Massachusetts Supreme Judicial Court Rules That Phone Users Have Reasonable Expectation Of Privacy

Massachusetts Supreme Judicial Court Rules That Phone Users Have Reasonable Expectation Of PrivacyRecently the Massachusetts Supreme Judicial Court decided upon the issue of reasonable expectation of privacy of a phone user in the case of Commonwealth v. Shabazz Augustine No. SJC-11482 (PDF). Even the New Jersey’s highest court came to a similar conclusion last year when it ruled that people have a constitutional right to privacy in cell-phone location information.

The issues of privacy violation through use of technology were discussed many decades back in the United States (U.S.) at the federal level. The cases of Katz v. United States, 389 U.S. 347 (1967) (PDF) and Smith v. Maryland – 442 U.S. 735 (1979) (PDF) are few of such legal decisions that have been given by U.S. Supreme Court in this field. These decisions are binding upon all the states of the U.S.

As far as India is concerned, the cell site data location laws in India and privacy issues are still ignored by Indian law makers. The cell site location based e-surveillance in India is rampant without any regulatory checks and judicial scrutiny. We have no dedicated data protection and privacy rights laws in India.  Even the Parliamentary Committee slammed Indian government for poor privacy laws in India.

In the Shabazz’s case, the Court has held that generally the Massachusetts law enforcement agencies may not track a suspect’s physical movements using cellphone data without getting a warrant. The Court held that people have a reasonable expectation that their phones won’t be used by the government to keep periodic tabs on their general whereabouts.

“Even though restricted to telephone calls sent and received (answered or unanswered), the tracking of the defendant’s movements in the urban Boston area for two weeks was more than sufficient to intrude upon the defendant’s expectation of privacy,” the majority opinion said.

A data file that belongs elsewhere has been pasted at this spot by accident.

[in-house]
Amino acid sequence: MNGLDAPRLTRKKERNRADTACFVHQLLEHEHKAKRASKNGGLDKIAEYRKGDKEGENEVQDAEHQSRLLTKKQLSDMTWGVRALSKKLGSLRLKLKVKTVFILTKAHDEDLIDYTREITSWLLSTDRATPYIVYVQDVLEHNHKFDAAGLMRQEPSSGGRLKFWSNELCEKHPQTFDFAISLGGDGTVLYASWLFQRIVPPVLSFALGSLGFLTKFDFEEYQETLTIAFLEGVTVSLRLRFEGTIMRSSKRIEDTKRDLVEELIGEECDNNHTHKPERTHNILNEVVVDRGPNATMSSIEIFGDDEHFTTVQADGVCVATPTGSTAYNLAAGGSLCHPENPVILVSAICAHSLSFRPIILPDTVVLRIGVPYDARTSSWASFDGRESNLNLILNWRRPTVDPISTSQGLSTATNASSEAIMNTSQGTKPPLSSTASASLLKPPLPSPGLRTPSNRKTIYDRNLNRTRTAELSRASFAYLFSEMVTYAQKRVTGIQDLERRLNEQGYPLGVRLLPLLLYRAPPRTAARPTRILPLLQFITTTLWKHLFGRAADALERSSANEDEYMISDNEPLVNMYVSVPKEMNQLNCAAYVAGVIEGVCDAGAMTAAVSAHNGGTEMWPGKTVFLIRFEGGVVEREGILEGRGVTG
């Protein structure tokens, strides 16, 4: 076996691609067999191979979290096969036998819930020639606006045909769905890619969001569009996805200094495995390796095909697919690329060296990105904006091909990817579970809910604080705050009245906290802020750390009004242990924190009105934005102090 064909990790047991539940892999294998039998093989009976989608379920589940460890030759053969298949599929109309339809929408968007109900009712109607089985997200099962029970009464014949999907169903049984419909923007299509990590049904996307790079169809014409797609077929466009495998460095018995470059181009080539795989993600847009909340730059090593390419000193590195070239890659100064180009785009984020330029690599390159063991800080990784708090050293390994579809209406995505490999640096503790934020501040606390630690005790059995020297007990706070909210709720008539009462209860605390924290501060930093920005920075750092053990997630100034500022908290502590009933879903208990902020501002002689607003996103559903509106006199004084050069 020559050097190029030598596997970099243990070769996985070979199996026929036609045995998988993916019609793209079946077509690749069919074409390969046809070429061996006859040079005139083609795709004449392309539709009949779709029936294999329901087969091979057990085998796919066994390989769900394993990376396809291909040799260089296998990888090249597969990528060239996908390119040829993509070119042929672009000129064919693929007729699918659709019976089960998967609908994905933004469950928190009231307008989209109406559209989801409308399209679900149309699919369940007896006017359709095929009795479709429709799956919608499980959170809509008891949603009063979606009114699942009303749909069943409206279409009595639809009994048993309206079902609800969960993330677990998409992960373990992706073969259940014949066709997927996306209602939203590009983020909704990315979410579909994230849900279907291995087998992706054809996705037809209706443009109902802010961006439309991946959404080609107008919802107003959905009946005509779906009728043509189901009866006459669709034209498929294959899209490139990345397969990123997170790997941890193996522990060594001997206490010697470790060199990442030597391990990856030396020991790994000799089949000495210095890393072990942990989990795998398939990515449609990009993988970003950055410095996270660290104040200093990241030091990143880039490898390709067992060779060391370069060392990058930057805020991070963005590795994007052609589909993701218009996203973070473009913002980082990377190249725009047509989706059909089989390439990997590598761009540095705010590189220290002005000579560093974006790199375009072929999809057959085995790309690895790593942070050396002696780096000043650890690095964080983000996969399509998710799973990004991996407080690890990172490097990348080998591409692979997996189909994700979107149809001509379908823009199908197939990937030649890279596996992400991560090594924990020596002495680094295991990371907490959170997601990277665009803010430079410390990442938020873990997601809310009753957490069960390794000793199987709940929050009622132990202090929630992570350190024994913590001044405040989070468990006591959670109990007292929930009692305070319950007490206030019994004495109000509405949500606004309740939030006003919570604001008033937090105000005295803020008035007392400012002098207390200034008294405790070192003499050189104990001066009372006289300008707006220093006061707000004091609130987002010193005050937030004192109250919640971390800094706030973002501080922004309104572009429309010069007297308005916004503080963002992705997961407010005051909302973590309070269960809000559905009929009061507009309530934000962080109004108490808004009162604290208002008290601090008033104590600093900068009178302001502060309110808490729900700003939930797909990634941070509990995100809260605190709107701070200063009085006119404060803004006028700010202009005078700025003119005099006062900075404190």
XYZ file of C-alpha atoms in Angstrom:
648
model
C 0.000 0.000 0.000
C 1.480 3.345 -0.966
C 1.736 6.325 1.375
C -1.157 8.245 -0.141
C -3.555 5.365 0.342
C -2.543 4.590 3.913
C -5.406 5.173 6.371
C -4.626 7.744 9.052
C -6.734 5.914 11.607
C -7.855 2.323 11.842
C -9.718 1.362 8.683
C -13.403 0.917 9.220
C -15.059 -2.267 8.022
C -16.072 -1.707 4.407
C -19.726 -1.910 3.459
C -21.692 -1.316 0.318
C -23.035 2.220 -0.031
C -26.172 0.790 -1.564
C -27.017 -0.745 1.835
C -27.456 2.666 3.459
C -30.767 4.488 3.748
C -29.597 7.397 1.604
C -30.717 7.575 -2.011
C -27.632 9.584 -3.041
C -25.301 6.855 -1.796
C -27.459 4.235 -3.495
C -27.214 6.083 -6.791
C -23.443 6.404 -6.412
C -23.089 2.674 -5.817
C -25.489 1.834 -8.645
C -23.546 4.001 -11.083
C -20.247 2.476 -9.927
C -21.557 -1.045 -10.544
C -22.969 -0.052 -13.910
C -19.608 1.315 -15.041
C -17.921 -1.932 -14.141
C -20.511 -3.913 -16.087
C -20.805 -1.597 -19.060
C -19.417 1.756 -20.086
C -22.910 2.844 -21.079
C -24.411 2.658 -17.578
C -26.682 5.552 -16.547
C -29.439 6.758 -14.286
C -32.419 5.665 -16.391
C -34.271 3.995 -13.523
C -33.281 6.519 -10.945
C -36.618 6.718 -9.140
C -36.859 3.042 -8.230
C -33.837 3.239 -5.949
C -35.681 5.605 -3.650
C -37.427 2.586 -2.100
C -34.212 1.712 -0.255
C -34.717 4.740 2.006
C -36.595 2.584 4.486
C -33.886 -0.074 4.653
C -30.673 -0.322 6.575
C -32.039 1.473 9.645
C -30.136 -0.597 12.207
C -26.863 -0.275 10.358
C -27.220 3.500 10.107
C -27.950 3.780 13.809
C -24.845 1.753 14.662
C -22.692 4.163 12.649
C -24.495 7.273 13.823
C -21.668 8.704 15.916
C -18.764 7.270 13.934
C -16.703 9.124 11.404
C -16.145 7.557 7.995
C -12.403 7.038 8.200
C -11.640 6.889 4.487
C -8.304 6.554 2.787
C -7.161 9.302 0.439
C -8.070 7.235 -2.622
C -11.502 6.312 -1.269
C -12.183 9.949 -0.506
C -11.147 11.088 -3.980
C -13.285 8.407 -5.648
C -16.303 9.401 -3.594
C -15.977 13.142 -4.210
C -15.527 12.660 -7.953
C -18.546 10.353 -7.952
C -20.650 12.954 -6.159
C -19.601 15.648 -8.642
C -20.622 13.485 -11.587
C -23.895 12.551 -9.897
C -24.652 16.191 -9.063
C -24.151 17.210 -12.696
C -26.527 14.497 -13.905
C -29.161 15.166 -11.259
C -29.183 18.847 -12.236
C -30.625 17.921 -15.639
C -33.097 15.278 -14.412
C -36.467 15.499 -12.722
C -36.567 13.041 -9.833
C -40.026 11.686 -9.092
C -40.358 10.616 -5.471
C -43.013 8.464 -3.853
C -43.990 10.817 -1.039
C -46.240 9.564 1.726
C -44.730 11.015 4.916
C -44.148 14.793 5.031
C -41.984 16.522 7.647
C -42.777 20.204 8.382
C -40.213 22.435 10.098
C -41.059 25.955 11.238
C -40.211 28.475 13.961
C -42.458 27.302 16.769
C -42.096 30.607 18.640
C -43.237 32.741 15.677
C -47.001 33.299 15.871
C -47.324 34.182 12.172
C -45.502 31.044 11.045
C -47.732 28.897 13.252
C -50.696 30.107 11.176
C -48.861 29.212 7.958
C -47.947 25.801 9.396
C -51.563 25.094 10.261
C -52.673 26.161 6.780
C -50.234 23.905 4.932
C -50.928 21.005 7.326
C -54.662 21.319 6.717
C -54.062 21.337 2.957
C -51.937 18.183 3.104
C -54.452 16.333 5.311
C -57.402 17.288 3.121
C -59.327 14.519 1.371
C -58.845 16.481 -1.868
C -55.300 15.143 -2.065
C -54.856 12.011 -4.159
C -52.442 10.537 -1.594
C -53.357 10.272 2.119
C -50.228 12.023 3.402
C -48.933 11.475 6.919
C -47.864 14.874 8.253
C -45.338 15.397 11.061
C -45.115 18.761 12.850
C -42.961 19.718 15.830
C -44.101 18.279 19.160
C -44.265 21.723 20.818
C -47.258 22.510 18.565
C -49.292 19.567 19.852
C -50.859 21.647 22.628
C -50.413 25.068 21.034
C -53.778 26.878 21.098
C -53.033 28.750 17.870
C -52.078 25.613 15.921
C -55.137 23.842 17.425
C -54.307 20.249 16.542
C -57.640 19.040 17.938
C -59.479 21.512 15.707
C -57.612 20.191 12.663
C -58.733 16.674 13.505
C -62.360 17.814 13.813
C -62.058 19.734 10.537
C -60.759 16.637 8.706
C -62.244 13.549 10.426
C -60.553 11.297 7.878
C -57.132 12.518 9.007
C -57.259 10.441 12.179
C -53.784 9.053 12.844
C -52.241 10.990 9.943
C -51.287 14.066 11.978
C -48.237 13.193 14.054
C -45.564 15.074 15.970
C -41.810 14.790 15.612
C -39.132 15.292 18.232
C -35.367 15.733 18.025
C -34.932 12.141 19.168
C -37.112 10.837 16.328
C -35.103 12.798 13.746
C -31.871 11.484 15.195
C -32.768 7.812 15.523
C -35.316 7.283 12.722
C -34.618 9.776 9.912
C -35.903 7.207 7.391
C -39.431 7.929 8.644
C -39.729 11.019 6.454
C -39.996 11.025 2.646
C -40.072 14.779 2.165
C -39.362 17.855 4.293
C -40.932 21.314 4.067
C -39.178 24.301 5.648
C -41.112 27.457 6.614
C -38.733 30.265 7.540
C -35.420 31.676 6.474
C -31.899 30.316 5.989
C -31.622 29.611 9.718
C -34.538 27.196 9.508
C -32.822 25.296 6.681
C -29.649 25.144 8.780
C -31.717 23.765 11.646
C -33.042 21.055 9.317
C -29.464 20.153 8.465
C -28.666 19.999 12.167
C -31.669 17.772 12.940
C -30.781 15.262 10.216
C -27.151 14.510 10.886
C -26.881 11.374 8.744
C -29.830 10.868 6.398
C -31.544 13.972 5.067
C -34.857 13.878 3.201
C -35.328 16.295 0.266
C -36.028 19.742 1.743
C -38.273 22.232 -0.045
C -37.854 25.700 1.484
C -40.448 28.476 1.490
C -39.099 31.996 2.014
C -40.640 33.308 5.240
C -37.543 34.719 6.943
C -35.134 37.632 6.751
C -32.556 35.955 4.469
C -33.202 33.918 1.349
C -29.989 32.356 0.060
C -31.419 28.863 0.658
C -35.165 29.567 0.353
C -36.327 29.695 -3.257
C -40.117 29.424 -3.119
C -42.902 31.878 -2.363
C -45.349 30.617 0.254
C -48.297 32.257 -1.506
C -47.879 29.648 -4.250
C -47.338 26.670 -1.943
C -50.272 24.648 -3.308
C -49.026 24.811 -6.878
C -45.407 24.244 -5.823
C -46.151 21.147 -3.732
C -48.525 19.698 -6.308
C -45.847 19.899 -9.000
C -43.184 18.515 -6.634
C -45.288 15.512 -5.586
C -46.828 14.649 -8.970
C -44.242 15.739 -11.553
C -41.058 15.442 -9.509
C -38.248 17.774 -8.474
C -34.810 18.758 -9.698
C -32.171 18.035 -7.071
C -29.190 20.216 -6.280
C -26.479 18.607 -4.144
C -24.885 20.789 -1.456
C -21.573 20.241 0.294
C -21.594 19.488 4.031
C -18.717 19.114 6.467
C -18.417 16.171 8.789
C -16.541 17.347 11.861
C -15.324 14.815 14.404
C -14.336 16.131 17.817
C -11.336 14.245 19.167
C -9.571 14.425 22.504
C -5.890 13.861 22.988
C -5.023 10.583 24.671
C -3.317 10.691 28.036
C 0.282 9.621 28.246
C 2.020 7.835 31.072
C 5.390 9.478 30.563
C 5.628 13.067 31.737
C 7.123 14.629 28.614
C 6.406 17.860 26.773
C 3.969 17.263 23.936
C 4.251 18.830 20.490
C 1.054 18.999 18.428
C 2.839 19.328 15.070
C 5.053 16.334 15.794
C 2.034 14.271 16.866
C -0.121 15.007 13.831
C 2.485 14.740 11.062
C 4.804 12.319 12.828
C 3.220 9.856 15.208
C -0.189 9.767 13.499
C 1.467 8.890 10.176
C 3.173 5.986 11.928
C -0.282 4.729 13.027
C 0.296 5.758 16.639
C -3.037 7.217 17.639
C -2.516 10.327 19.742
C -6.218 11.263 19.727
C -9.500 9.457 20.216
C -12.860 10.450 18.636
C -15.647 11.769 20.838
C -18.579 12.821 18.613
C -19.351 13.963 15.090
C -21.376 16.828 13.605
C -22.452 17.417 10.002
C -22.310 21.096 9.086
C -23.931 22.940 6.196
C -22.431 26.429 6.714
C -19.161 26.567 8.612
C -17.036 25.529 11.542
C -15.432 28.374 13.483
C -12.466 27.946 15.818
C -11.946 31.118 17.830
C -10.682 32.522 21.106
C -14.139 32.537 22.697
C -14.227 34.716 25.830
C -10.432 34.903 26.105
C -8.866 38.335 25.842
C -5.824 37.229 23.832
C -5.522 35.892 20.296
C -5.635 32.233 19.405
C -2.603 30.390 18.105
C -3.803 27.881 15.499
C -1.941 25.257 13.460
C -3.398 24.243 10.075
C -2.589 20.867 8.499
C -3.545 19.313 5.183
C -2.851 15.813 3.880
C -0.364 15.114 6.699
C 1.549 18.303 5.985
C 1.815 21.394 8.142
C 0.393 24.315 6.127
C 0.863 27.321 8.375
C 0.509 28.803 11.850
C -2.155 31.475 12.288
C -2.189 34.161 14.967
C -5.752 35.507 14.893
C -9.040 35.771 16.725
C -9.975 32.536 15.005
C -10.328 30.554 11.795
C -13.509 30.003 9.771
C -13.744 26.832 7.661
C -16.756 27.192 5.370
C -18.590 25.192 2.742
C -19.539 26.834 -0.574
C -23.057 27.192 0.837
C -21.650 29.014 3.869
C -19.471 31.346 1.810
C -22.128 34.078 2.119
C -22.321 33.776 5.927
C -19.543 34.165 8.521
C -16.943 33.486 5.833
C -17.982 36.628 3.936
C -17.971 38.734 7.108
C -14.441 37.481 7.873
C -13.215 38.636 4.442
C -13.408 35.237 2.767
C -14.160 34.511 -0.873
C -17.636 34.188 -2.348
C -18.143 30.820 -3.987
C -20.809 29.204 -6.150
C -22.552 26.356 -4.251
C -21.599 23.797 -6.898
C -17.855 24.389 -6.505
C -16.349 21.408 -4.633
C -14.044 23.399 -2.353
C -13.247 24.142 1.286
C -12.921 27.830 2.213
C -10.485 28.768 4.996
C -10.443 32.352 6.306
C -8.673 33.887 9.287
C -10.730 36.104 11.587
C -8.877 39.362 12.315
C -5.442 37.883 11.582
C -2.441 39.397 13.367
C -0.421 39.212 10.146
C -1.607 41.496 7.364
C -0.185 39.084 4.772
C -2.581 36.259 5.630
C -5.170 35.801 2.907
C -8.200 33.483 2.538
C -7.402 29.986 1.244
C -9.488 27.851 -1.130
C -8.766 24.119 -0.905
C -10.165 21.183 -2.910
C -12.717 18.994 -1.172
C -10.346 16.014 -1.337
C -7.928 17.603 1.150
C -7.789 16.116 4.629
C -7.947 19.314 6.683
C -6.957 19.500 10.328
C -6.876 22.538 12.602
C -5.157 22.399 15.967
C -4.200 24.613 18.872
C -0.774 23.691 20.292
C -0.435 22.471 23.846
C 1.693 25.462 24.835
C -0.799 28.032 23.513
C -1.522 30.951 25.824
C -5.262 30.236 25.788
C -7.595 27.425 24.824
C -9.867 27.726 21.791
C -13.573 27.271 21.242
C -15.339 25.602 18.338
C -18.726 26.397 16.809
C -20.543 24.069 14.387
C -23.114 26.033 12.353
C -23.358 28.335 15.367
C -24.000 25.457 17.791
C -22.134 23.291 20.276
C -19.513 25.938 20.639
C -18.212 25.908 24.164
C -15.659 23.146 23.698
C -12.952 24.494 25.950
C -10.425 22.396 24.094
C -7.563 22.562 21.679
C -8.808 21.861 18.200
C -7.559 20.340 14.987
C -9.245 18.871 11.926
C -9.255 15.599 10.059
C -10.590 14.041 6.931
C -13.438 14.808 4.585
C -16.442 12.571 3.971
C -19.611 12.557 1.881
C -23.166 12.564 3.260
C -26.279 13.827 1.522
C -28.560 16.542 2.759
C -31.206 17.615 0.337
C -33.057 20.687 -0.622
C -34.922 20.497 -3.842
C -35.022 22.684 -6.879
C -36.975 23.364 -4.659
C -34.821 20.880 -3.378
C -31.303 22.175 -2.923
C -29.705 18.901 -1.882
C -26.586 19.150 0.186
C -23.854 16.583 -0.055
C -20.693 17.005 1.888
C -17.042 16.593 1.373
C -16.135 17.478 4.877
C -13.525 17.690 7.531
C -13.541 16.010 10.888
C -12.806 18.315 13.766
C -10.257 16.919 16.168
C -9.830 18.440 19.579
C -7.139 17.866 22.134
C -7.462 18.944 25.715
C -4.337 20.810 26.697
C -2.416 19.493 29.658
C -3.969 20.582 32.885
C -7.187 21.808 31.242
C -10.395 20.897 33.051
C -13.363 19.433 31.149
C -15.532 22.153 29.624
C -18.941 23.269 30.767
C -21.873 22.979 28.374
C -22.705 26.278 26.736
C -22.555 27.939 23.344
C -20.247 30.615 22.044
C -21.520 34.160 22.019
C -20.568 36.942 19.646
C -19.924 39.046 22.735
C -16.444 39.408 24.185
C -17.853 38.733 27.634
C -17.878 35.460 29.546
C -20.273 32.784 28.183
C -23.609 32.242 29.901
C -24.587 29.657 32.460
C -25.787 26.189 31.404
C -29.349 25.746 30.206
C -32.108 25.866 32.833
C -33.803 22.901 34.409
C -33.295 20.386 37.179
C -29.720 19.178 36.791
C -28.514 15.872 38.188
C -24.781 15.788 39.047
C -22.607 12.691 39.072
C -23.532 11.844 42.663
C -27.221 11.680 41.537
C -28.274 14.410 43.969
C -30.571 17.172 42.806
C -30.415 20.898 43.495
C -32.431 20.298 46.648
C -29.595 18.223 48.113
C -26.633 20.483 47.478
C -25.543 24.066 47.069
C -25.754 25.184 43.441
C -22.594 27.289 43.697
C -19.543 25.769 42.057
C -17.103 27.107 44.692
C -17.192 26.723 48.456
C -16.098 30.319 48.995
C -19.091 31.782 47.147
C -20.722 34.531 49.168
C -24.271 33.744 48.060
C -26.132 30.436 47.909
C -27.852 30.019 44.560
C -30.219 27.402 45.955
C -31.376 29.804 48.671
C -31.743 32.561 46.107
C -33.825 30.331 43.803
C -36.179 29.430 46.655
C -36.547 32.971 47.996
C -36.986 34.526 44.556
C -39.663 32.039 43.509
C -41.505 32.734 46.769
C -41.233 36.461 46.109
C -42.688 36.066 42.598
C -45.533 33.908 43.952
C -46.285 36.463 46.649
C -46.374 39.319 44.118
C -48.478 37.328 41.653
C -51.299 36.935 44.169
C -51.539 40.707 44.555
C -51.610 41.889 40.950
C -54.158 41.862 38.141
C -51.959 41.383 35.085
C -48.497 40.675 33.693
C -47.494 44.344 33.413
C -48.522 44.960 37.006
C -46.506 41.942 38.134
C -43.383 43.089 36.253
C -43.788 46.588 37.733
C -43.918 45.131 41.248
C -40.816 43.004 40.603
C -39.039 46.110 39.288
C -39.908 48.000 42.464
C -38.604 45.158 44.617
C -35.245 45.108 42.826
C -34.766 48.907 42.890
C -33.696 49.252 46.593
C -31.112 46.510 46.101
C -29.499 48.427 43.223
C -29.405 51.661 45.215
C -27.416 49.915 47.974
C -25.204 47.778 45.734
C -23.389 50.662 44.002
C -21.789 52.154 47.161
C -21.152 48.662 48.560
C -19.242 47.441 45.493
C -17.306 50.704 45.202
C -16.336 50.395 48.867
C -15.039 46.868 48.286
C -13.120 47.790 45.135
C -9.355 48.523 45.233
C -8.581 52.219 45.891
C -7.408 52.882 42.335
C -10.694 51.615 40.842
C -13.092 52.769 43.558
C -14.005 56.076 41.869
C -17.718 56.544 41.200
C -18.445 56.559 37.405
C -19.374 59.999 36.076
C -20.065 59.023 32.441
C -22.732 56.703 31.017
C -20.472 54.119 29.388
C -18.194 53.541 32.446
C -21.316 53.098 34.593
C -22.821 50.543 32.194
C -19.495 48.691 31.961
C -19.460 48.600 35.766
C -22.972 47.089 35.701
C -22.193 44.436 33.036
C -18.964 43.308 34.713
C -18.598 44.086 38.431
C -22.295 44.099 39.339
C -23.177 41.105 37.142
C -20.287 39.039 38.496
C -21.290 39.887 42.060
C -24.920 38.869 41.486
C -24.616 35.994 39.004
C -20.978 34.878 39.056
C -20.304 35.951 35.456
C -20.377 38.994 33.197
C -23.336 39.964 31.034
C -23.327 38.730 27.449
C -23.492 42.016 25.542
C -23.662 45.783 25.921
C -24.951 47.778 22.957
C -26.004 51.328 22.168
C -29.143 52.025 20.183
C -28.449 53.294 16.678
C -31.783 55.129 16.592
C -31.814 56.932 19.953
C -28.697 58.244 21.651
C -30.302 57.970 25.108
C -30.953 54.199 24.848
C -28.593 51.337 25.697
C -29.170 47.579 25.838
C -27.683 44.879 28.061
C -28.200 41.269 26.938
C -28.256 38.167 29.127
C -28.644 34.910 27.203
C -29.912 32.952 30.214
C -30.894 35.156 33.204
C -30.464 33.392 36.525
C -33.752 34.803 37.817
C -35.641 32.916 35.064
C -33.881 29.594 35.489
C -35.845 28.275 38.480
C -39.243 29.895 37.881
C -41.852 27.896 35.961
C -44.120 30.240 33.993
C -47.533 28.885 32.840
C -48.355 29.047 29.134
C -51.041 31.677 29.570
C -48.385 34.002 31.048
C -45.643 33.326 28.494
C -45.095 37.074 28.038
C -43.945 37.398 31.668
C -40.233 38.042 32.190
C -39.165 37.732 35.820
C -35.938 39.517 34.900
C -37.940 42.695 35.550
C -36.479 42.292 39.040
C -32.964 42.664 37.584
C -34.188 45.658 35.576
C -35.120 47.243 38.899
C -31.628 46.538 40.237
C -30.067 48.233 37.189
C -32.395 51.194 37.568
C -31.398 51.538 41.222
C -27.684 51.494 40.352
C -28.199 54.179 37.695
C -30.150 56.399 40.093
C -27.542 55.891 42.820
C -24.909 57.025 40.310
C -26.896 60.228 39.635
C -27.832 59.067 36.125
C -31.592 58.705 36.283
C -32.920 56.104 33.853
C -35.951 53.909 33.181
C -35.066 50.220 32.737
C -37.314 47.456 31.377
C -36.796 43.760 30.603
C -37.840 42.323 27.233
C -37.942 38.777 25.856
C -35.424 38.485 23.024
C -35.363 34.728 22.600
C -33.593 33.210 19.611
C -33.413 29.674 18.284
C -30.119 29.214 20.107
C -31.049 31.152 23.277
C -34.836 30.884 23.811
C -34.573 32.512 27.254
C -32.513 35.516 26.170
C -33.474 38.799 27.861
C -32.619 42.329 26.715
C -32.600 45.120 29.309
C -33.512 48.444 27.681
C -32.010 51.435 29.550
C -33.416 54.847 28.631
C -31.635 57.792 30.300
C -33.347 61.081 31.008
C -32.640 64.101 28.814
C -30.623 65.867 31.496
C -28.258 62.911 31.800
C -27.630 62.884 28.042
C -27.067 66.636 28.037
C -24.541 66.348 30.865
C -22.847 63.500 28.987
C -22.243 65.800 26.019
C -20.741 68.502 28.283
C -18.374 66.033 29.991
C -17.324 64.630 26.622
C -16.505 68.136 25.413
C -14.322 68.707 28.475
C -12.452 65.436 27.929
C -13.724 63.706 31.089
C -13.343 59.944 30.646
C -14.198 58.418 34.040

Until the ruling, law enforcement in the state could obtain a suspect’s phone location records by showing a court that they’re relevant and material to an ongoing probe, the standard required under federal law. That’s a lower bar than a warrant, which requires police to demonstrate that they have probable cause to believe the suspect committed or is about to commit a crime.

Orin Kerr observes that the question before the court was whether the searches were consistent with the state’s Constitution and not the U.S. Constitution. “This means that the decision is binding on Massachusetts state law enforcement,” writes Mr. Kerr, “but it does not apply to federal law enforcement (whether in Massachusetts or outside it).”

On the federal side, a divided Fifth U.S. Circuit Court of Appeals panel in Louisiana ruled in July that the government may compel a cell-phone company to turn over 60 days worth of cell phone location data without establishing probable cause. The cellphone tracking issue is also pending in the Fourth and 11th Circuits, according to Matthew Segal, legal director of the ACLU Foundation of Massachusetts in Boston.

However, the tracking of an accused through cellphone would be very soon an academic discussion only as U.S. agencies are using much more sophisticated and undetectable methods to do e-surveillance. For instance, National Security Agency (NSA) of U.S has been using radio waves and malware to indulge in covert eavesdropping and e-surveillance.

Similarly, the Federal Bureau of Investigation (FBI) has been issuing the national security letters (NSLs) for long by showing national security requirements. FBI is maintaining that not only the contents of these NSLs but also the mere fact of its receipt must be kept secret by the recipient of such NSLs. It is only now that the Department of Justice (DOJ) of U.S. has announced new reporting methods for National Security Orders.

The way things are taking a shape, cell phone data location would be a method and technology of the past.